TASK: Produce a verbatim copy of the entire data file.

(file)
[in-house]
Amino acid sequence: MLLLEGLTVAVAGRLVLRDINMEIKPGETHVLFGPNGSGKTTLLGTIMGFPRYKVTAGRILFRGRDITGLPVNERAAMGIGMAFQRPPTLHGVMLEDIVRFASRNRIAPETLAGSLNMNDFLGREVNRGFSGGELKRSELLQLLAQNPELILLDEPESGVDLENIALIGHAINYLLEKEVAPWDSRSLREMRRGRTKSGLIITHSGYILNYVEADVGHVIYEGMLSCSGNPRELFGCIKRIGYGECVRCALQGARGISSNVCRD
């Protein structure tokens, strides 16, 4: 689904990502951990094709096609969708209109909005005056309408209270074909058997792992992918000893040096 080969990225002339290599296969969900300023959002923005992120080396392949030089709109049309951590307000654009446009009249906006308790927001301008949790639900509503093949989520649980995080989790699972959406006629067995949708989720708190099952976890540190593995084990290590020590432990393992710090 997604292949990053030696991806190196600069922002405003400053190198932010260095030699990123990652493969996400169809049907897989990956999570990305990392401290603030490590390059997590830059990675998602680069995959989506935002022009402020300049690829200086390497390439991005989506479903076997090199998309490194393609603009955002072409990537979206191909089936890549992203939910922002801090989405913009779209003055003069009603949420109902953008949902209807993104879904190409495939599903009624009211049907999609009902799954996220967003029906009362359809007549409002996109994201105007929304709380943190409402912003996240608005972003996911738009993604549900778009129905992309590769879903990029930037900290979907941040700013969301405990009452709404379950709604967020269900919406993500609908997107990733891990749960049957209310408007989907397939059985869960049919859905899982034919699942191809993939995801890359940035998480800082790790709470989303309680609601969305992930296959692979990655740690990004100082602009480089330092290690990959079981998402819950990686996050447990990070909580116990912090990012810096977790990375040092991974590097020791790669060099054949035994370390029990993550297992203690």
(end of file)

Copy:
[in-house]
Amino acid sequence: MLLLEGLTVAVAGRLVLRDINMEIKPGETHVLFGPNGSGKTTLLGTIMGFPRYKVTAGRILFRGRDITGLPVNERAAMGIGMAFQRPPTLHGVMLEDIVRFASRNRIAPETLAGSLNMNDFLGREVNRGFSGGELKRSELLQLLAQNPELILLDEPESGVDLENIALIGHAINYLLEKEVAPWDSRSLREMRRGRTKSGLIITHSGYILNYVEADVGHVIYEGMLSCSGNPRELFGCIKRIGYGECVRCALQGARGISSNVCRD
């Protein structure tokens, strides 16, 4: 689904990502951990094709096609969708209109909005005056309408209270074909058997792992992918000893040096 080969990225002339290599296969969900300023959002923005992120080396392949030089709109049309951590307000654009446009009249906006308790927001301008949790639900509503093949989520649980995080989790699972959406006629067995949708989720708190099952976890540190593995084990290590020590432990393992710090 997604292949990053030696991806190196600069922002405003400053190198932010260095030699990123990652493969996400169809049907897989990956999570990305990392401290603030490590390059997590830059990675998602680069995959989506935002022009402020300049690829200086390497390439991005989506479903076997090199998309490194393609603009955002072409990537979206191909089936890549992203939910922002801090989405913009779209003055003069009603949420109902953008949902209807993104879904190409495939599903009624009211049907999609009902799954996220967003029906009362359809007549409002996109994201105007929304709380943190409402912003996240608005972003996911738009993604549900778009129905992309590769879903990029930037900290979907941040700013969301405990009452709404379950709604967020269900919406993500609908997107990733891990749960049957209310408007989907397939059985869960049919859905899982034919699942191809993939995801890359940035998480800082790790709470989303309680609601969305992930296959692979990655740690990004100082602009480089330092290690990959079981998402819950990686996050447990990070909580116990912090990012810096977790990375040092991974590097020791790669060099054949035994370390029990993550297992203690």